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From "Dennis E. Hamilton" <orc...@apache.org>
Subject RE: InfoWorld article on LibreOffice and OpenOffice
Date Thu, 06 Aug 2015 02:11:59 GMT
I think the issue is moot.
 
The avowed flexibility does not seem to have done anything to mitigate complaints about usability
and compatibility, complaints that likely would apply equally to Apache OpenOffice in that
context.
 
It is not at all clear how the “greater flexibility of open-source licenses” is pertinent
to end-user requirements for use of an ODF-compliant software product in a civil administration
environment.  It might not be immaterial, but apparently it is very low on the ladder of what
matters the most.  I see no relationship between that and whatever interoperability issues
are of great concern in Munich.  
 
-   Dennis
 
 
From: Lawrence Rosen [mailto:lrosen@rosenlaw.com] 
Sent: Wednesday, August 5, 2015 14:24
To: legal-discuss@apache.org
Cc: Lawrence Rosen <lrosen@rosenlaw.com>
Subject: RE: InfoWorld article on LibreOffice and OpenOffice
 
> How do you see this article as being related to third-party license policies?
 
Richard, I'm sorry for the ambiguity. See the highlighted sentence below. Someone more knowledgeable
about Apache OpenOffice should tell us if that sentence is significant in some way to Apache.
/Larry
 
> Interoperation is one of the main difficulties organizations have previously faced with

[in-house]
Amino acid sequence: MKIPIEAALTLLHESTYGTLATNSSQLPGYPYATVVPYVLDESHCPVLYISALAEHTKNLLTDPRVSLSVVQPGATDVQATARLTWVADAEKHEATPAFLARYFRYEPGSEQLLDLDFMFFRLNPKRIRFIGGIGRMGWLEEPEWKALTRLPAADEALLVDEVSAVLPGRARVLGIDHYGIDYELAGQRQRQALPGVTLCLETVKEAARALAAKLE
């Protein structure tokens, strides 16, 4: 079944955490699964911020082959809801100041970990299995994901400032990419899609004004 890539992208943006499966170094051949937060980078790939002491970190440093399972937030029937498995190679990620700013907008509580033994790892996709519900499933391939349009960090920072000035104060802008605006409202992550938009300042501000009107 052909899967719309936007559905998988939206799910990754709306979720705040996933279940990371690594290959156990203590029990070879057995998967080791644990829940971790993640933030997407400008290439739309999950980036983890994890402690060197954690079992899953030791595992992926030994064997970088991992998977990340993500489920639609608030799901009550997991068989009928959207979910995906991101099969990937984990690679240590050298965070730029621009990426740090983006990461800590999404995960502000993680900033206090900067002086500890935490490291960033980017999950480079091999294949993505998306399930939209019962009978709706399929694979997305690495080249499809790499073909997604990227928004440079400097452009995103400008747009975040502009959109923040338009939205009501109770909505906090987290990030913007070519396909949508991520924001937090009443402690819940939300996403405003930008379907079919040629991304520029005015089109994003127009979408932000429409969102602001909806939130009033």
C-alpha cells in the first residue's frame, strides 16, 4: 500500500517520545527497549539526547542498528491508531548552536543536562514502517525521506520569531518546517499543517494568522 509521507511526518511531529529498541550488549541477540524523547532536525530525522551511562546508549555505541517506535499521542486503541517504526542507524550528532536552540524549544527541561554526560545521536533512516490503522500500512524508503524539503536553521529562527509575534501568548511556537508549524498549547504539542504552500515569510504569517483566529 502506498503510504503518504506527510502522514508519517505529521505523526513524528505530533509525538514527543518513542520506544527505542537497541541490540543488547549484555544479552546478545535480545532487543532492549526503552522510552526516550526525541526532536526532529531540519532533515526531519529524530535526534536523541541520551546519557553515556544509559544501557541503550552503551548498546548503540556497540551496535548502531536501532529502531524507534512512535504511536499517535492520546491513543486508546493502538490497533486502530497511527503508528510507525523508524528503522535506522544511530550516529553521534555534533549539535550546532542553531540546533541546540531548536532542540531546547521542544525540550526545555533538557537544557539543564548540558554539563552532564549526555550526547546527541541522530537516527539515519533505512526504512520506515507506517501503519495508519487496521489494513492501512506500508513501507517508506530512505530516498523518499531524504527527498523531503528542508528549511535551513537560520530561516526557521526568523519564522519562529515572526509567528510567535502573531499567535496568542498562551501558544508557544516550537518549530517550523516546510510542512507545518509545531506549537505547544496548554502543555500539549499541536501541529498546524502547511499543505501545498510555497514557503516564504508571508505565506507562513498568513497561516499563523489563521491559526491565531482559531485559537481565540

both OpenOffice and LibreOffice. During Munich's multiyear migration from proprietary software
(read: Microsoft), the city's administration decided to go with LibreOffice over OpenOffice
back in 2012. (One cited reason was "the greater flexibility of the project regarding consumption
of open source licenses.") But as of mid-2014, the city has been mulling a switch back to
Microsoft, in part due to user complaints about usability and compatibility.
>  
> http://www.infoworld.com/article/2877222/office-software/ <http://www.infoworld.com/article/2877222/office-software/libreoffice-44-cleans-up-both-its-ui-and-codebase.html>
libreoffice-44-cleans-up-both-its-ui-and-codebase.html 
 
 
-----Original Message-----
From: Richard Eckart de Castilho [mailto:rec@apache.org] 
Sent: Wednesday, August 5, 2015 1:11 PM
To: legal-discuss@apache.org <mailto:legal-discuss@apache.org> ; Lawrence Rosen <lrosen@rosenlaw.com
<mailto:lrosen@rosenlaw.com> >
Subject: Re: InfoWorld article on LibreOffice and OpenOffice
 
How do you see this article as being related to third-party license policies? (I can imagine
a couple of ways, but I prefer a few clear statements to hypothesizing).
 
-- Richard
 
On 05.08.2015, at 21:41, Lawrence Rosen < <mailto:lrosen@rosenlaw.com> lrosen@rosenlaw.com>
wrote:
 
> FYI.  I'm sorry to cite "competitive" open source publicity here, but Third Party License
policies matter.  /Larry
>  
> Interoperation is one of the main difficulties organizations have previously faced with
both OpenOffice and LibreOffice. During Munich's multiyear migration from proprietary software
(read: Microsoft), the city's administration decided to go with LibreOffice over OpenOffice
back in 2012. (One cited reason was "the greater flexibility of the project regarding consumption
of open source licenses.") But as of mid-2014, the city has been mulling a switch back to
Microsoft, in part due to user complaints about usability and compatibility.
>  
>  <http://www.infoworld.com/article/2877222/office-software/libreoffice-44-cleans-up-both-its-ui-and-codebase.html>
http://www.infoworld.com/article/2877222/office-software/libreoffice-44-cleans-up-both-its-ui-and-codebase.html
 
 
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